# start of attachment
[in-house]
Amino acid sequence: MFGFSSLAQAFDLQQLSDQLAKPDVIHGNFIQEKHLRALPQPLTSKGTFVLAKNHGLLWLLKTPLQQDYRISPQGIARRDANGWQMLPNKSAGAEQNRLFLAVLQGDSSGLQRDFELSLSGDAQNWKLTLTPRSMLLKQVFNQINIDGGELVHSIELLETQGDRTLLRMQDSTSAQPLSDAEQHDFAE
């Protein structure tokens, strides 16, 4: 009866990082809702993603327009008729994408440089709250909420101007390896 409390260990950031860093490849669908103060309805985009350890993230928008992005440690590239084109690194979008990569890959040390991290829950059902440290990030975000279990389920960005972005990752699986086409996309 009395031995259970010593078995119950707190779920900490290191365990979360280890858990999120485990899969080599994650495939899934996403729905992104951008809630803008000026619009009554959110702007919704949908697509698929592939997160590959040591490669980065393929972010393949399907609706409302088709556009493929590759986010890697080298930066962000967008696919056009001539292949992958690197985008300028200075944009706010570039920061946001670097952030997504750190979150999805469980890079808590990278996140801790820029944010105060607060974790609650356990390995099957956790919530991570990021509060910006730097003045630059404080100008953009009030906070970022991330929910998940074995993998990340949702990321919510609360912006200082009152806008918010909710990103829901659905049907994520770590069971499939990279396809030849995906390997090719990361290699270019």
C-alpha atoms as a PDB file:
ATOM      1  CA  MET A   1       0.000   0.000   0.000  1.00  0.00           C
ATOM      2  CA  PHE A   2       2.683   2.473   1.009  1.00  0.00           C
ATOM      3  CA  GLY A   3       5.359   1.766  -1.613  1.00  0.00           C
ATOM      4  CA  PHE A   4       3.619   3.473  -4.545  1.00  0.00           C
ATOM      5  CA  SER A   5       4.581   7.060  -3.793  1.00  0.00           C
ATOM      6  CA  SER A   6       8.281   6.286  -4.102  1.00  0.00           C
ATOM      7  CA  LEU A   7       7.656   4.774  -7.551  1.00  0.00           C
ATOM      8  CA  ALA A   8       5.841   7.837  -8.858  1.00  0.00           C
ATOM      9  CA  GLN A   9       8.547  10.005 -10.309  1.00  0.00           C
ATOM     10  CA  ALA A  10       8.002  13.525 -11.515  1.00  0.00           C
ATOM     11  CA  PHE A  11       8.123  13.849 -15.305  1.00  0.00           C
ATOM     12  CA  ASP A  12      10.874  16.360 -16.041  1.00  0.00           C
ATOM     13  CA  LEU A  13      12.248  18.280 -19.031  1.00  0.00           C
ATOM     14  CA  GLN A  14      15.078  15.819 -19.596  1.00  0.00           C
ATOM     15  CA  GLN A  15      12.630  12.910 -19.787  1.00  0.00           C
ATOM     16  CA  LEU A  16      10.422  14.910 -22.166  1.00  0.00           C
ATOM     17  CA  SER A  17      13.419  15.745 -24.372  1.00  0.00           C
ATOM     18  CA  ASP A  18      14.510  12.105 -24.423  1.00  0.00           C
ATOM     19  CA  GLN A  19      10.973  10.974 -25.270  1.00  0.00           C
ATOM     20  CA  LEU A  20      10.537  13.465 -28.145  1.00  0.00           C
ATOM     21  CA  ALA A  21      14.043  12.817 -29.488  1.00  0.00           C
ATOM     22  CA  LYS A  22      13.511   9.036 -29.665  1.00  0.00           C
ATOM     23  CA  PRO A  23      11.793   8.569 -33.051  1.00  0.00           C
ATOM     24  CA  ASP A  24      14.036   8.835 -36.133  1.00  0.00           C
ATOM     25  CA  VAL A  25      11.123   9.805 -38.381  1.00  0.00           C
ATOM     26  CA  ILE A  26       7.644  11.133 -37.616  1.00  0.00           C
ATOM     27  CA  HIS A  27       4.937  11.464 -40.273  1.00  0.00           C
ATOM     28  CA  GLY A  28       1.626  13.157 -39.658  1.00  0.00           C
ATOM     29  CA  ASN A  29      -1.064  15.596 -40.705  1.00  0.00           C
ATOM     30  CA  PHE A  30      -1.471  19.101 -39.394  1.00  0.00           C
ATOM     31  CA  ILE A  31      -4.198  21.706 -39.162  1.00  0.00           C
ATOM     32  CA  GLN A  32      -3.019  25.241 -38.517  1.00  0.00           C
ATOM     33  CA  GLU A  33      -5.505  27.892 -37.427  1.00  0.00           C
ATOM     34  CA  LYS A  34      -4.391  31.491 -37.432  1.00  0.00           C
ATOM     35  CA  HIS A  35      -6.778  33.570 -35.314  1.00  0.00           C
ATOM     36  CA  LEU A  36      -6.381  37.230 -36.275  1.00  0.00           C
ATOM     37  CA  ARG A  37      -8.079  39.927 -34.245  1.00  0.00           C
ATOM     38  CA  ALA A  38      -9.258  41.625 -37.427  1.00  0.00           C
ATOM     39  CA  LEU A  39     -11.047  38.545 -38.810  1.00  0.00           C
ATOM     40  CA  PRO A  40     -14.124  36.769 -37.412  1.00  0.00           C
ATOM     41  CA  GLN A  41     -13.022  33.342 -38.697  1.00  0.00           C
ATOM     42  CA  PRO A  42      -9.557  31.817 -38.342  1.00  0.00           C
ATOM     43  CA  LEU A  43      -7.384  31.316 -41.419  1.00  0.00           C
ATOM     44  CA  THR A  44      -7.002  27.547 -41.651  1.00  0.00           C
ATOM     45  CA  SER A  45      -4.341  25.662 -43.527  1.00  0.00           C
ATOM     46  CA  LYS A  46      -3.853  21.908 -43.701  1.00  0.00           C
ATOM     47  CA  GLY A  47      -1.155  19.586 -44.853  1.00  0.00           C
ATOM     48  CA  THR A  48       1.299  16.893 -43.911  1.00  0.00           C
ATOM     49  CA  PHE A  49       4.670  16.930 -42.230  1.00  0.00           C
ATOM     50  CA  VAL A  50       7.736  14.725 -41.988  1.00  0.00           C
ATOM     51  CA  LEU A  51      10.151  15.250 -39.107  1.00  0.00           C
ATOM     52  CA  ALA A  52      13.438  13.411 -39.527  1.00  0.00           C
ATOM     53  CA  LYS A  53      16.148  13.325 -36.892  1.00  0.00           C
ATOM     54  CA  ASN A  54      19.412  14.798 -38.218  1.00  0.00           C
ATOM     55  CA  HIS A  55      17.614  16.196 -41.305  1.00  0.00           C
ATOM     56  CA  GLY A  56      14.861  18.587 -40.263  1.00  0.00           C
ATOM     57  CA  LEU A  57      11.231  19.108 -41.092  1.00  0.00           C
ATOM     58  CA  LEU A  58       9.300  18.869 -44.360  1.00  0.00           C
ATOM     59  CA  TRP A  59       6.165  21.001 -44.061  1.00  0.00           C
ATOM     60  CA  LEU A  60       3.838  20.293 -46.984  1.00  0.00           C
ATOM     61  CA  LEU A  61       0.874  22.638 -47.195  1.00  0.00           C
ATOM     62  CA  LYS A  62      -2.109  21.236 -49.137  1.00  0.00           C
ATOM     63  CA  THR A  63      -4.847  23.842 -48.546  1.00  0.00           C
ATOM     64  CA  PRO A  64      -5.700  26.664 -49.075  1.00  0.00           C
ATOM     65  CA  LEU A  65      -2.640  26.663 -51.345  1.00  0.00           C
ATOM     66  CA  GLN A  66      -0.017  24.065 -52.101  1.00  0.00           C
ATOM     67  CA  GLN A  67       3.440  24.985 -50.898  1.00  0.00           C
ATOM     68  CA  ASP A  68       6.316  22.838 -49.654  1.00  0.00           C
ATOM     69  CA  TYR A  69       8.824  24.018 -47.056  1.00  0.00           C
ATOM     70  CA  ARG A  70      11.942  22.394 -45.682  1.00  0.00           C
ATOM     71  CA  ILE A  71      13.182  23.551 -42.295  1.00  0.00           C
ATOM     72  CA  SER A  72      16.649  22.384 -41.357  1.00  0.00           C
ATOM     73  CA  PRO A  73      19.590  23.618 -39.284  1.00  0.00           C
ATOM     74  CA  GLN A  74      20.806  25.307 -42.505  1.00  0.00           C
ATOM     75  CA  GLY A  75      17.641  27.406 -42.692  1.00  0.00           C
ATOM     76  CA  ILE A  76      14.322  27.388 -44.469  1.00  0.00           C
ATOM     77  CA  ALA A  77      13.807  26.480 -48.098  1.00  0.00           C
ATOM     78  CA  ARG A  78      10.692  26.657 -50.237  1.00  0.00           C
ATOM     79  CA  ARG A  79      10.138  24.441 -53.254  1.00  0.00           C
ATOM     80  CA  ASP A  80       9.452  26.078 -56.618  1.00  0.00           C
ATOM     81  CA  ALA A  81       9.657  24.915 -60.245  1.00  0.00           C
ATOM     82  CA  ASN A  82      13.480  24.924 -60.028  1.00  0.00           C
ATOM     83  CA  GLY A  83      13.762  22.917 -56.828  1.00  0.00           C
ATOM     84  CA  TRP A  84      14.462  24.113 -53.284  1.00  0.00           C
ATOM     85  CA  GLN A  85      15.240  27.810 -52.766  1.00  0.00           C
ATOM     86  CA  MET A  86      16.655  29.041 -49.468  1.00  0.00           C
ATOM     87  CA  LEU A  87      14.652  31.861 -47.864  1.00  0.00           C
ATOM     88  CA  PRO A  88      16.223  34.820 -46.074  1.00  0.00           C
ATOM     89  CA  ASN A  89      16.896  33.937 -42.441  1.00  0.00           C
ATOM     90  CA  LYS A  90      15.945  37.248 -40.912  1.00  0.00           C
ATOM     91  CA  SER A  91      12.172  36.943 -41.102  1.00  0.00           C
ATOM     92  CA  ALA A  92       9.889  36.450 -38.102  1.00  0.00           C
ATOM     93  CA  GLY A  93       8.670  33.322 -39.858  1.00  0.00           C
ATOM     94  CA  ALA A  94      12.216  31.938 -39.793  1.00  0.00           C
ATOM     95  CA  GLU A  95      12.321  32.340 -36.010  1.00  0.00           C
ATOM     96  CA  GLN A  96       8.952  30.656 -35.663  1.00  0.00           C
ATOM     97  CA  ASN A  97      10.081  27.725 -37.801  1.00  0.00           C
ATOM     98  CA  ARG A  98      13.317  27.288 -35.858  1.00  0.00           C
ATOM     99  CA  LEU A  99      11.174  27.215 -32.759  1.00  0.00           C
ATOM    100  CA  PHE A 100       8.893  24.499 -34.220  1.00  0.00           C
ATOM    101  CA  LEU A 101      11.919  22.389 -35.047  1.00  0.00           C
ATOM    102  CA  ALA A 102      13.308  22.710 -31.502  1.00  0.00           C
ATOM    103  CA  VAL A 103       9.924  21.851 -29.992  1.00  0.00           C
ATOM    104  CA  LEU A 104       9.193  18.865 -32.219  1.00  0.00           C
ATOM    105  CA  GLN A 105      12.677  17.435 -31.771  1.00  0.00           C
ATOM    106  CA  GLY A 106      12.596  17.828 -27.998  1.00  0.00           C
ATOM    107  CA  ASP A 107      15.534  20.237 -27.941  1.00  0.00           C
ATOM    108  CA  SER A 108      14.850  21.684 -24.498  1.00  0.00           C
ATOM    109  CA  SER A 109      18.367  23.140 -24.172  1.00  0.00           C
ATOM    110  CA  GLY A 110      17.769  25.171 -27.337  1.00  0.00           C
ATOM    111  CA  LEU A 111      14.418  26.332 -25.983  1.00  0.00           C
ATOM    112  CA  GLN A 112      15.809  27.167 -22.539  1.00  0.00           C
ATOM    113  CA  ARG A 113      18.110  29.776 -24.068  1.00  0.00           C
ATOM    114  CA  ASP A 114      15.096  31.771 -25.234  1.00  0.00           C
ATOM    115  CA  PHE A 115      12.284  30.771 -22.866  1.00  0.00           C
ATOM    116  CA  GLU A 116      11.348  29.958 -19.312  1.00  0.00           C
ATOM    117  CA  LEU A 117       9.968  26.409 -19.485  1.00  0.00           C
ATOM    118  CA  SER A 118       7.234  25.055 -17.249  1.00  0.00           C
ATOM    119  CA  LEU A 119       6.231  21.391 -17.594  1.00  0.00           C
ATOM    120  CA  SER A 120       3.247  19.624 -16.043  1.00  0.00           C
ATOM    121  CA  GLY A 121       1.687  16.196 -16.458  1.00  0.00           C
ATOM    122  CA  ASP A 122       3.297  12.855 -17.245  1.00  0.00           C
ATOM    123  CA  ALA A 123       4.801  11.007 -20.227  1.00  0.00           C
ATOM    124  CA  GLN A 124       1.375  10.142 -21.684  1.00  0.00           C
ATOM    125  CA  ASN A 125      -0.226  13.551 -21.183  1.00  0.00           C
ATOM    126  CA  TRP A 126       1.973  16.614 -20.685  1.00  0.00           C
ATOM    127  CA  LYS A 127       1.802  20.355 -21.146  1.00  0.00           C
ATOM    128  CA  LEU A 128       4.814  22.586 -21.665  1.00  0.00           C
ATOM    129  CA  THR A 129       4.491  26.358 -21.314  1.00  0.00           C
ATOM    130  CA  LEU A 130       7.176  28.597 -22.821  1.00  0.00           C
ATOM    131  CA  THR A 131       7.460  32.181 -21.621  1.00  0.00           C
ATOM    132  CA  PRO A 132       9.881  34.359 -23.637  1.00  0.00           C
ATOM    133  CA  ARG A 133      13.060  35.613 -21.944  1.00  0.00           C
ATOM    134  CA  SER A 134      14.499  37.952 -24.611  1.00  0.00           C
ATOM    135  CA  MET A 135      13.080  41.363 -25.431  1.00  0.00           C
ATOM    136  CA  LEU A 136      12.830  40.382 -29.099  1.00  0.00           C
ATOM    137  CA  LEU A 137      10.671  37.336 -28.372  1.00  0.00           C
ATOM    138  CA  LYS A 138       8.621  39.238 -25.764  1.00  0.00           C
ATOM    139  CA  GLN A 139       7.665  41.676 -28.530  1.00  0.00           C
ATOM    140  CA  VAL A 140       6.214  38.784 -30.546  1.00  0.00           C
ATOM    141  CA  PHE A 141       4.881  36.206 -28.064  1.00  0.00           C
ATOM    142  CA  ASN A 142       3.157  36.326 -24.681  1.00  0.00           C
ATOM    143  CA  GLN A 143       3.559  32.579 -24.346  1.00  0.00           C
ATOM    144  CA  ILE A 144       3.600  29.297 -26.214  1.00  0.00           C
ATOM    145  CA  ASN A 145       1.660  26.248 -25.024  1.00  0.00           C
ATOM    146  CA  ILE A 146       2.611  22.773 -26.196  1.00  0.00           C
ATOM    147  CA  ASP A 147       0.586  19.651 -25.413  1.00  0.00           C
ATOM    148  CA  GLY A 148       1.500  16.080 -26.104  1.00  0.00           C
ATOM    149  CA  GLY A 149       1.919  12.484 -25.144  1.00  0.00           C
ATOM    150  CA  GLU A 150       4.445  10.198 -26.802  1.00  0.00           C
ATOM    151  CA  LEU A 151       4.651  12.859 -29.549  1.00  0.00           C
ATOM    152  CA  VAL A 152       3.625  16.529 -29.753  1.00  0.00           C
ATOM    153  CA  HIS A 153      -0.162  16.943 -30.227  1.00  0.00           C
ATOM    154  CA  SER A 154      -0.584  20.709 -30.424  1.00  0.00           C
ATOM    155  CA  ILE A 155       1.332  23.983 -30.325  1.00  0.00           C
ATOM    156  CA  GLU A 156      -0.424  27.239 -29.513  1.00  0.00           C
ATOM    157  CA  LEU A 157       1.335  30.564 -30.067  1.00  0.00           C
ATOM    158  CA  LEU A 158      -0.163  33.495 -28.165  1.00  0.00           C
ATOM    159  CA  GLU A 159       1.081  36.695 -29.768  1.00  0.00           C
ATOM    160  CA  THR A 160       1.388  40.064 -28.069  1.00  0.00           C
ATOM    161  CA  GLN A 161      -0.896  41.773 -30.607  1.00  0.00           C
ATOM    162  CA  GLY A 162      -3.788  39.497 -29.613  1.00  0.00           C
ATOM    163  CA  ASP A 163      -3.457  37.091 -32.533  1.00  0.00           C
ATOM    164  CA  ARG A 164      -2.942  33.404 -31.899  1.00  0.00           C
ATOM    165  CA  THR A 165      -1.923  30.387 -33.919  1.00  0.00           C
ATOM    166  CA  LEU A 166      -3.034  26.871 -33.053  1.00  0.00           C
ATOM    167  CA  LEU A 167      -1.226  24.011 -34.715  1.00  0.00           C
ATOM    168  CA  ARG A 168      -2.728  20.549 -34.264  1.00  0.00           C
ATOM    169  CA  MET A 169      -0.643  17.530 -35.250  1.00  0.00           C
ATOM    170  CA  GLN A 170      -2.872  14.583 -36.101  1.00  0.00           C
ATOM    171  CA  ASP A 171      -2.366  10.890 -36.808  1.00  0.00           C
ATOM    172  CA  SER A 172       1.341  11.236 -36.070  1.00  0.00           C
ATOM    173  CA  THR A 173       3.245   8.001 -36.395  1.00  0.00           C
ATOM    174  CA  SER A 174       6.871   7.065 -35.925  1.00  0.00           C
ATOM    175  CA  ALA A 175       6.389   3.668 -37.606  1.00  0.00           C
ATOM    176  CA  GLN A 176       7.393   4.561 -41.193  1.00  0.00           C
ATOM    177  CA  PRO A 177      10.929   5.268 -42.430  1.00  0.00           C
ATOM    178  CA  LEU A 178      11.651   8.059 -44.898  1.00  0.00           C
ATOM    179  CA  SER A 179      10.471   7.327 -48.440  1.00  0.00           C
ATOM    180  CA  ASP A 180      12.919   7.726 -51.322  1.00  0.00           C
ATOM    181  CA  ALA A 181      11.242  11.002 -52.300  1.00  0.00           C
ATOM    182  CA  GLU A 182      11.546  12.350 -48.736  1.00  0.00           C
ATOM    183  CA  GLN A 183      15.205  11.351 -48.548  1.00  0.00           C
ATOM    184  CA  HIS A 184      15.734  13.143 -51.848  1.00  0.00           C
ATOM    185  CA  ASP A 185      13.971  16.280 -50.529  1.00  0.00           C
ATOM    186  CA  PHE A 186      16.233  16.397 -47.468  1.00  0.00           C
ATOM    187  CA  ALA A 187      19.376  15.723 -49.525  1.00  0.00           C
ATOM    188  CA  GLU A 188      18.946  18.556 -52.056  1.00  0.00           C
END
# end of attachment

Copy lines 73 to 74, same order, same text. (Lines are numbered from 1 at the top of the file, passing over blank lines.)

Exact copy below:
ATOM     69  CA  TYR A  69       8.824  24.018 -47.056  1.00  0.00           C
ATOM     70  CA  ARG A  70      11.942  22.394 -45.682  1.00  0.00           C